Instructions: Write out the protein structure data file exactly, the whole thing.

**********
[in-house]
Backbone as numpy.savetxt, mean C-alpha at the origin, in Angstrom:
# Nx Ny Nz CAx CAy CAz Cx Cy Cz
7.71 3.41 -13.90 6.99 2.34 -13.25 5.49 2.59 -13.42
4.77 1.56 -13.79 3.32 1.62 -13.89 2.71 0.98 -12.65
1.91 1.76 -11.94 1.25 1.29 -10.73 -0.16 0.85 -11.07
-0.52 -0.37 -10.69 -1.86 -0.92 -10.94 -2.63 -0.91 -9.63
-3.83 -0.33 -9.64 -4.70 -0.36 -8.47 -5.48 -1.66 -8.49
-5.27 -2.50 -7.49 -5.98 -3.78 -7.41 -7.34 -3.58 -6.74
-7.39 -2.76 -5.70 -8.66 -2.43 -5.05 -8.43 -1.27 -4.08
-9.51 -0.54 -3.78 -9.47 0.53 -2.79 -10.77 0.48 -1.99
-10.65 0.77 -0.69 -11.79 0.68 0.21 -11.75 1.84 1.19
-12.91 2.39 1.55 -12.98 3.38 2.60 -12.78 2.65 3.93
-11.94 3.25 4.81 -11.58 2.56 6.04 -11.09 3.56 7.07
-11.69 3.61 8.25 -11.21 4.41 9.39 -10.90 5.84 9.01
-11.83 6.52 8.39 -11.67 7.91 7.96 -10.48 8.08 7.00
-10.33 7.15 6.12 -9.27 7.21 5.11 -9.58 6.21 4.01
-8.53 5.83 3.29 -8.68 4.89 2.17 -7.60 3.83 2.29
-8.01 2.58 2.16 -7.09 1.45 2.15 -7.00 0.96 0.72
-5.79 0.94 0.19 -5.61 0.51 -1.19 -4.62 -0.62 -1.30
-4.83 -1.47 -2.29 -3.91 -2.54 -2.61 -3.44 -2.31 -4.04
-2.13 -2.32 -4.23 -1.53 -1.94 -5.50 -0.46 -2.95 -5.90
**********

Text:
[in-house]
Backbone as numpy.savetxt, mean C-alpha at the origin, in Angstrom:
# Nx Ny Nz CAx CAy CAz Cx Cy Cz
7.71 3.41 -13.90 6.99 2.34 -13.25 5.49 2.59 -13.42
4.77 1.56 -13.79 3.32 1.62 -13.89 2.71 0.98 -12.65
1.91 1.76 -11.94 1.25 1.29 -10.73 -0.16 0.85 -11.07
-0.52 -0.37 -10.69 -1.86 -0.92 -10.94 -2.63 -0.91 -9.63
-3.83 -0.33 -9.64 -4.70 -0.36 -8.47 -5.48 -1.66 -8.49
-5.27 -2.50 -7.49 -5.98 -3.78 -7.41 -7.34 -3.58 -6.74
-7.39 -2.76 -5.70 -8.66 -2.43 -5.05 -8.43 -1.27 -4.08
-9.51 -0.54 -3.78 -9.47 0.53 -2.79 -10.77 0.48 -1.99
-10.65 0.77 -0.69 -11.79 0.68 0.21 -11.75 1.84 1.19
-12.91 2.39 1.55 -12.98 3.38 2.60 -12.78 2.65 3.93
-11.94 3.25 4.81 -11.58 2.56 6.04 -11.09 3.56 7.07
-11.69 3.61 8.25 -11.21 4.41 9.39 -10.90 5.84 9.01
-11.83 6.52 8.39 -11.67 7.91 7.96 -10.48 8.08 7.00
-10.33 7.15 6.12 -9.27 7.21 5.11 -9.58 6.21 4.01
-8.53 5.83 3.29 -8.68 4.89 2.17 -7.60 3.83 2.29
-8.01 2.58 2.16 -7.09 1.45 2.15 -7.00 0.96 0.72
-5.79 0.94 0.19 -5.61 0.51 -1.19 -4.62 -0.62 -1.30
-4.83 -1.47 -2.29 -3.91 -2.54 -2.61 -3.44 -2.31 -4.04
-2.13 -2.32 -4.23 -1.53 -1.94 -5.50 -0.46 -2.95 -5.90